Health policies help avoid complications
October 25, 2007
Students should learn about their health insurance policy to avoid complications when they get sick or injured, Director of Student Health Services Alice Reilly-Myklebust said.
In the 2006 National College of Health Assessment of UW-River Falls students, close to 6 percent of respondents didn't know whether or not they had health insurance. This illustrates how seldom students think about health insurance, Reilly-Myklebust said.
Most insurance policies have a number of treatments and preventative screenings they don't cover. Reilly-Myklebust recommends that students study these exclusions and call before going to the doctor if they're unsure whether or not something is covered.
"The bottom line is, if a student gets a treatment that's not covered by their insurance, the student has to pay out of pocket," Reilly-Myklebust said.
Sophomore Sid Rasmussen, who is covered through his parents' health insurance policy, said he gets confused when he thinks about the specifics of health insurance. He took the time to learn the benefits and exclusions of his policy, and this knowledge helped him avoid insurance confusion the one time he sought medical attention since starting college, Rasmussen said.
Students also need to be aware of the policies of their insurance company regarding deductibles, preferred providers, claims and co-pays, Reilly-Myklebust said.
Patients may need to pay a certain amount, a deductible, for the year before their insurance company begins paying for medical care. Additionally, the policy may pay less for treatments when patients seek care outside of their network of preferred health care providers.
In some instances, insurance companies may require policy holders to send in a claim form along with copies of their medical bills.
Other insurance policies require co-pays, which means that the student and the insurance company each pay a preset portion of a certain treatment.
Students should also make sure they are not underinsured, Reilly-Myklebust said.
Some cheaper plans have very limited benefits and high deductibles and leave students as financially vulnerable as those who are uninsured.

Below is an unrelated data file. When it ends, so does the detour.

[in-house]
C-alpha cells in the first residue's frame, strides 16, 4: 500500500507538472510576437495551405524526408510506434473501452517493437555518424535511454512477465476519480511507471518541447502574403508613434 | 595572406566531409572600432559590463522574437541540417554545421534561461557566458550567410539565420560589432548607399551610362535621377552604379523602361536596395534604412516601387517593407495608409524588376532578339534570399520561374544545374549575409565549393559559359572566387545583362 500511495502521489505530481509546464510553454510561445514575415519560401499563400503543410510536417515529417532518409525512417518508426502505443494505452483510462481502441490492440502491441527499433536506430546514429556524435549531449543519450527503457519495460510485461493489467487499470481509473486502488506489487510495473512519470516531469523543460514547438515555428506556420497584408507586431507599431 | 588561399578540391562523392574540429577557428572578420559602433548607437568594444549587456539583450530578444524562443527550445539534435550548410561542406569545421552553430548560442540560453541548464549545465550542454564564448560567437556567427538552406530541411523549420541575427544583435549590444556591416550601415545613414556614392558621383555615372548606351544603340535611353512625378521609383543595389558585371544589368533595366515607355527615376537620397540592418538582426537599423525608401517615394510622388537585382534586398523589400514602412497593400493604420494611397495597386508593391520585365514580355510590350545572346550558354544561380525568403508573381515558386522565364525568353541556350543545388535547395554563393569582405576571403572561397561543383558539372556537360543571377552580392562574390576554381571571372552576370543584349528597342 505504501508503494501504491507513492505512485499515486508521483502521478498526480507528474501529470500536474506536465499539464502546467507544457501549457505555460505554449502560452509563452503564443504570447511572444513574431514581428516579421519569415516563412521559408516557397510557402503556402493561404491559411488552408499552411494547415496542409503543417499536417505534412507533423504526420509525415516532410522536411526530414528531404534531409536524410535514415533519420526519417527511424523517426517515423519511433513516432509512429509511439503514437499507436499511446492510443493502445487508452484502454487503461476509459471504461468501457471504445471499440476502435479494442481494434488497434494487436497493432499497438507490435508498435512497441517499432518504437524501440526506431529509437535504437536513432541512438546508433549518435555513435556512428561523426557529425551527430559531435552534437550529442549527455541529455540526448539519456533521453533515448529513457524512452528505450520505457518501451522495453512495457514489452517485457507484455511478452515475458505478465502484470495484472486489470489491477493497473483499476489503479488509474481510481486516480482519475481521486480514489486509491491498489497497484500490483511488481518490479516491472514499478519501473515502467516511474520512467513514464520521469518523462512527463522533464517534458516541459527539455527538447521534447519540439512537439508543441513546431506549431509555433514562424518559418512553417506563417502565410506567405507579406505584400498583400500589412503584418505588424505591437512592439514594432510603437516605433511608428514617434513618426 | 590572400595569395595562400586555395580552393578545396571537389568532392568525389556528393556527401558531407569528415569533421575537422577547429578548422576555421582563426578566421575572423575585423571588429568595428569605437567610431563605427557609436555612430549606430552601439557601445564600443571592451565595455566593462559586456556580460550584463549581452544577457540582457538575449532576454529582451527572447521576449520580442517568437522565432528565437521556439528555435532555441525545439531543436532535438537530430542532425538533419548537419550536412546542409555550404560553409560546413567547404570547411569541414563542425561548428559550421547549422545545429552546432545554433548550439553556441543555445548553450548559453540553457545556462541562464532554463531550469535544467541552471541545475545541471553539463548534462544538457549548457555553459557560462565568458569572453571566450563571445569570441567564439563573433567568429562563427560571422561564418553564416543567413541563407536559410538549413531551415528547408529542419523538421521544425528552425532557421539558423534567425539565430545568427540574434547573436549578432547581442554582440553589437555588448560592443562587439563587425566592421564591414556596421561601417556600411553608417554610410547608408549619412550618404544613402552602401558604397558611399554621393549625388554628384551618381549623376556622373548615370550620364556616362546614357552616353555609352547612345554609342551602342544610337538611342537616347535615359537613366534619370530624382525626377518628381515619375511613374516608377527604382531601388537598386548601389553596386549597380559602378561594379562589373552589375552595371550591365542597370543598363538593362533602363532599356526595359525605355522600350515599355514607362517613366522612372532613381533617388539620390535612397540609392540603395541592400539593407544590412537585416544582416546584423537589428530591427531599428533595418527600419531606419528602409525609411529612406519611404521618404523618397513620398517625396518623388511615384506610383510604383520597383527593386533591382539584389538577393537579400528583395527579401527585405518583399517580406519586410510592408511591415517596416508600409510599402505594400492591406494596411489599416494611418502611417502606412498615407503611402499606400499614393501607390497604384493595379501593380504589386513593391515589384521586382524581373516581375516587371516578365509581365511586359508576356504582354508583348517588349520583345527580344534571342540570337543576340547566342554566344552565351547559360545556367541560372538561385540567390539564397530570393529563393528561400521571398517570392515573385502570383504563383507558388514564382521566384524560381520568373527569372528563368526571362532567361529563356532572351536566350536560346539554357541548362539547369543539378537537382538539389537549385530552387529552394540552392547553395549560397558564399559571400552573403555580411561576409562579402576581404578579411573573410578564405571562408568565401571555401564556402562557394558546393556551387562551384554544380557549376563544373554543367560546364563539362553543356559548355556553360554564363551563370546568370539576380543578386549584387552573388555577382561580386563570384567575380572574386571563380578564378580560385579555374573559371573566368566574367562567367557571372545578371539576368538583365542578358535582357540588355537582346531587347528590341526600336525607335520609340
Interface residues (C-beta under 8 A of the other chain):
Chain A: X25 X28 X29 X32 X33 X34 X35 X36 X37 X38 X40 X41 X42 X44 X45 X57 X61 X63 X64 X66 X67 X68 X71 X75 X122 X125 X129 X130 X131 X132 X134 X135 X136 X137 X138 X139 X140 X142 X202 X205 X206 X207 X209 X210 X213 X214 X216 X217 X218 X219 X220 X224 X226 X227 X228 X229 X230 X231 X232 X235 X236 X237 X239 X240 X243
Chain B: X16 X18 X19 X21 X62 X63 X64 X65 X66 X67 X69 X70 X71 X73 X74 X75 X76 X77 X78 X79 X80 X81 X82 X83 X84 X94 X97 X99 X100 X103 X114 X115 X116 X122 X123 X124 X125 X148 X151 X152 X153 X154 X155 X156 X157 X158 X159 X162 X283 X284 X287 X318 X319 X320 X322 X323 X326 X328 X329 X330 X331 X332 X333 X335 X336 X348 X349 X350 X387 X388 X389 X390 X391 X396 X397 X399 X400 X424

Students have a number of options available for dealing with limitations of their insurance policy. Reilly-Myklebust recommends they first do all they can to make sure they stay healthy, which means keeping up to date on immunizations, getting enough sleep and exercising.
Additionally, some hospitals may offer scholarship programs to help patients who otherwise would not be able to afford a procedure, UWRF Student Health Nurse Lori Otto said. This is by no means a solution for chronic conditions since scholarships only cover an isolated procedure.
The UW System plan through Student Assurance Services, Inc., like some other plans, doesn't cover many preventative screenings.
"The idea is to make this plan work together with Student Health Services," Reilly-Myklebust said.
Student Health Services contracts with the River Falls Medical Clinic and Pierce County Reproductive Services to offer all students many of the tests not covered by their health insurance.
One major problem is that there is no maximum on what students can end up paying out of pocket, Reilly-Myklebust said.
"There's very little hospital coverage, which is very concerning as well," Reilly-Myklebust said.
UWRF and other UW System campuses joined together several years ago on one insurance plan to allow students better coverage for less money, but the major limitations have Reilly-Myklebust looking into other insurance plans.
No final decision has been reached on the issue because the process of sorting through benefits and exclusions is very complicated. Further, if UWRF would break away from the group insurance plan, students would probably have to pay more to be covered by an adequate insurance policy."If anybody has an answer, that'd be great," Reilly-Myklebust said. "But there are no simple solutions."